Article Date: 1/1/2009

Aspheric Lens Design Success
contact lens case reports

Aspheric Lens Design Success

BY PATRICK J. CAROLINE, FAAO, & MARK P. ANDRÉ, FAAO

In the world of multifocal GP lenses, there are basically three types of simultaneous vision lenses. In the United States, the most used designs incorporate anterior and/or posterior aspheric optics to generate the distance and near corrections. The success of the aspheric designs is often predicated on two factors — lens centration and pupil size.

Today, we address the centration issue by incorporating larger overall diameters, similar to those used in orthokeratology. However, one of the more overlooked anatomical features is pupil diameter, which can significantly influence the visual outcome. Because these lenses work on the mechanism of simultaneous vision, the only clear optics being presented to the retina are those that take place in the center 5.0mm of the lens.

Figure 1 illustrates three pupil diameters and the influence of this anatomical feature on the potential near add powers. Another obstacle is that pupil diameters decrease with age, a mechanism called senile miosis.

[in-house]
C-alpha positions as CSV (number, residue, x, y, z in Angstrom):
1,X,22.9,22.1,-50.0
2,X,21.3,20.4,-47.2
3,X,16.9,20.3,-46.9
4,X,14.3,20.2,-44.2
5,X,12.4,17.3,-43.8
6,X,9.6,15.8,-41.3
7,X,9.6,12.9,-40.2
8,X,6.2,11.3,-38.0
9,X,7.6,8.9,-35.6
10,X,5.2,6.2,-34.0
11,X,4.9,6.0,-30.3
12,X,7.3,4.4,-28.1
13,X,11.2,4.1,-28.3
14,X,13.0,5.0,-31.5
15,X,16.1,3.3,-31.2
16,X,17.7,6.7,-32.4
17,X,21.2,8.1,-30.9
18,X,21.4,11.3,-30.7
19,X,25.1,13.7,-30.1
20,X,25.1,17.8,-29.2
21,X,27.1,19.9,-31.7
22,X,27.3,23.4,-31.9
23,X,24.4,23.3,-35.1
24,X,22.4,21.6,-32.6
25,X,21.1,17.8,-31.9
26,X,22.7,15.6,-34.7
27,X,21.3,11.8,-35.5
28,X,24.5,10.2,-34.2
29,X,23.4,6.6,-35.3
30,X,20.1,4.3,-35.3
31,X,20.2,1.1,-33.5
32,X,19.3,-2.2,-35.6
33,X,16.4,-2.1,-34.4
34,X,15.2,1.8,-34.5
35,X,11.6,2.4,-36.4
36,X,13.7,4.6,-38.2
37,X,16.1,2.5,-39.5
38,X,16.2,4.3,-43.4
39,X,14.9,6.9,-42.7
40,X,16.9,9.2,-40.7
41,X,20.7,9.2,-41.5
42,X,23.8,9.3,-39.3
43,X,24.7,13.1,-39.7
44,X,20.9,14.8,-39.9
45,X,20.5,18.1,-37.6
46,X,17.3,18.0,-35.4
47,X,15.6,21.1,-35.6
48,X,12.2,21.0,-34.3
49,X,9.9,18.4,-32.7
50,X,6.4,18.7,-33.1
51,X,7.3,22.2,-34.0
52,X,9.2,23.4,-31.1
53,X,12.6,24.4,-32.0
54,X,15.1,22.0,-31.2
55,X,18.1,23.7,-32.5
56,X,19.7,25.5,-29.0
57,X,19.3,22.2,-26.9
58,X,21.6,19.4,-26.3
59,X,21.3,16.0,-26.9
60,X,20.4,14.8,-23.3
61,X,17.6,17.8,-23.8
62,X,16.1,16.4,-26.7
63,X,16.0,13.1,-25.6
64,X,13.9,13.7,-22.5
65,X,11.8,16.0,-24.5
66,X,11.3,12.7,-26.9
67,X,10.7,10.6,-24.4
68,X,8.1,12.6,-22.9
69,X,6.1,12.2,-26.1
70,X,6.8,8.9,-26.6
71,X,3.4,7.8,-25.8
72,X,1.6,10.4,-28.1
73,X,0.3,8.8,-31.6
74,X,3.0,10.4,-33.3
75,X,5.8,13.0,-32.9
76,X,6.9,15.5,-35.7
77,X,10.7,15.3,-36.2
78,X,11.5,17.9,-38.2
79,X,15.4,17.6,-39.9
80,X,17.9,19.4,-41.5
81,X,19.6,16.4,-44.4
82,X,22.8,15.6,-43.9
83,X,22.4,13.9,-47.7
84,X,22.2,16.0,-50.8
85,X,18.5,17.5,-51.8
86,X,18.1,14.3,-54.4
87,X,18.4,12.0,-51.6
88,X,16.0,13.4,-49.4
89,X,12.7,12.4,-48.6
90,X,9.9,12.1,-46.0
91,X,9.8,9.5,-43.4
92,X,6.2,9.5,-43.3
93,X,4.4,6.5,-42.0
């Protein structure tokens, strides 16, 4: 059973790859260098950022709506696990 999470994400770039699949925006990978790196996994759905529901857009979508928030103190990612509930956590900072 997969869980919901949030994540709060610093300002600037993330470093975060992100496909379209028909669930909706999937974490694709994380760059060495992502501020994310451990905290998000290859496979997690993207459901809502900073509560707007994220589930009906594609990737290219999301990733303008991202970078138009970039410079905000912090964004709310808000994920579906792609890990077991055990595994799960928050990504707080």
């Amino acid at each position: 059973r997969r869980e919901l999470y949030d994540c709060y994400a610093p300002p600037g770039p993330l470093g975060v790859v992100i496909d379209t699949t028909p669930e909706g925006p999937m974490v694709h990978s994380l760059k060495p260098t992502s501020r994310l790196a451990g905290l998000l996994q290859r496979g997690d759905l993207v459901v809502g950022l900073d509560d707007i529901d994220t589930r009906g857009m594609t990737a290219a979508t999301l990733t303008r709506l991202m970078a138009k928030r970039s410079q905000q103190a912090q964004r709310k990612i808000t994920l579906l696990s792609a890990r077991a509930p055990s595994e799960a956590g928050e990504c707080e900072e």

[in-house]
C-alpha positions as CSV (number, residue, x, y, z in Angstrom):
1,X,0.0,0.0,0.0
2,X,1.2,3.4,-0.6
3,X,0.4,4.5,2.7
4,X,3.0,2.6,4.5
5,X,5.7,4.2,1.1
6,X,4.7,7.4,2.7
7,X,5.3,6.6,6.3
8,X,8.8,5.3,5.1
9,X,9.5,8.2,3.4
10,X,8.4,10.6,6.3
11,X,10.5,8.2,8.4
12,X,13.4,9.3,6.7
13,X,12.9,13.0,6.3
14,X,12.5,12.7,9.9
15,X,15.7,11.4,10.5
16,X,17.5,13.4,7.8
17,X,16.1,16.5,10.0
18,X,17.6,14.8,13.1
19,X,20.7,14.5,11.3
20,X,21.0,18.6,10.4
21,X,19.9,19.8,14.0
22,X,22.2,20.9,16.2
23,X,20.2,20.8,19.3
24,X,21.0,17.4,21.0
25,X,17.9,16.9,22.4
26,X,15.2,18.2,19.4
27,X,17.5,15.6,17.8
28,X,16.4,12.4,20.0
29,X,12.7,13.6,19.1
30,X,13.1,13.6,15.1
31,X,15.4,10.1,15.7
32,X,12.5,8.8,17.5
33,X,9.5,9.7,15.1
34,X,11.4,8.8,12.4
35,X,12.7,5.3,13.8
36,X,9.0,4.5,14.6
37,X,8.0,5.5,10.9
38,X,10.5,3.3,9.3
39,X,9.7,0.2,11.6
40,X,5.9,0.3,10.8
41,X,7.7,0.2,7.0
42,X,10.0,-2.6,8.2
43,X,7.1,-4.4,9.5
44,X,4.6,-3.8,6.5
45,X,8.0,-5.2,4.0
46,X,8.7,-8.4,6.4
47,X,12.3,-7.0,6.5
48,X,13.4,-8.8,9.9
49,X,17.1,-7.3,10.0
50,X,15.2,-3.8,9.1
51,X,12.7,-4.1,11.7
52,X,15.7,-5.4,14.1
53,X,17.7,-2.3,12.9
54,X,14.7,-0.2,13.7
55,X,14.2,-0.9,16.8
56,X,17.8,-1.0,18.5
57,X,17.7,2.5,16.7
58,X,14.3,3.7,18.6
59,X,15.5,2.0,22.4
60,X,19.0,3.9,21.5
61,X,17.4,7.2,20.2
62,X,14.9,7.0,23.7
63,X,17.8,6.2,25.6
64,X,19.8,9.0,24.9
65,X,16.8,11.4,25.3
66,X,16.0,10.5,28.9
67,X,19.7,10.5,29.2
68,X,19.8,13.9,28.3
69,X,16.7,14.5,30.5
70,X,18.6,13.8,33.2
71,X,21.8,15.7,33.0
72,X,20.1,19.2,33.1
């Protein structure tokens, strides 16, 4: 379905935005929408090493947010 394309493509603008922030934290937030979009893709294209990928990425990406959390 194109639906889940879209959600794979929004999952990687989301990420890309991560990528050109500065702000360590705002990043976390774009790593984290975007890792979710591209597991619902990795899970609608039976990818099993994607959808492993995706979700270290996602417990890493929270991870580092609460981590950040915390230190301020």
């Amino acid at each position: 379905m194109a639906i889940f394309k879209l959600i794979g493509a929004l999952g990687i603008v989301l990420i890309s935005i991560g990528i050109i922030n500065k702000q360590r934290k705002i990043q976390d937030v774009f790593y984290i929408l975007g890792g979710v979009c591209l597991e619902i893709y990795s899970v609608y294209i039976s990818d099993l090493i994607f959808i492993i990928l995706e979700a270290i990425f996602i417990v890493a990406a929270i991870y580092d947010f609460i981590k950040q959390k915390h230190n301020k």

Figure 1. The role of pupil diameter in aspheric multifocal lenses.

New GP Materials

It's often stated that aspheric GP lenses perform best at near when minor (upward) translation occurs. Unfortunately, an aspheric lens that decenters induces a significant amount of radial astigmatism and vertical coma. Together, these have a departmental effect on the quality of the near optics.

For years we've known that we could enhance the effective add power of aspheric lenses through higher-index GP materials. Two manufacturers, Contamac and Paragon Vision Sciences, have responded with new high-index GP materials specifically designed for GP multifocals. The Contamac HR material has a refractive index of 1.505 and is currently FDA approved. The Paragon HDS HI material has a refractive index of 1.544 and is currently pending FDA approval.

Figure 2 shows the (in-air) add powers associated with a posterior aspheric design manufactured in a traditional GP index material (yellow line) and a higher-index material (green line). On eye, the effective add power will be proportionally less due to the index of refraction of the tears. Figure 3 illustrates a similar increase in add effect when anterior aspheric lens designs are manufactured in the higher-index material. CLS

Figure 2. Increased add power associated with high-index posterior aspheric lens designs.

Figure 3. Increased add power associated with high-index anterior aspheric lens designs.


Patrick Caroline is an associate professor of optometry at Pacific University. He is also a consultant to Paragon Vision Sciences. Mark André is an associate professor of optometry at Pacific University. He is also a consultant for CooperVision.



Contact Lens Spectrum, Issue: January 2009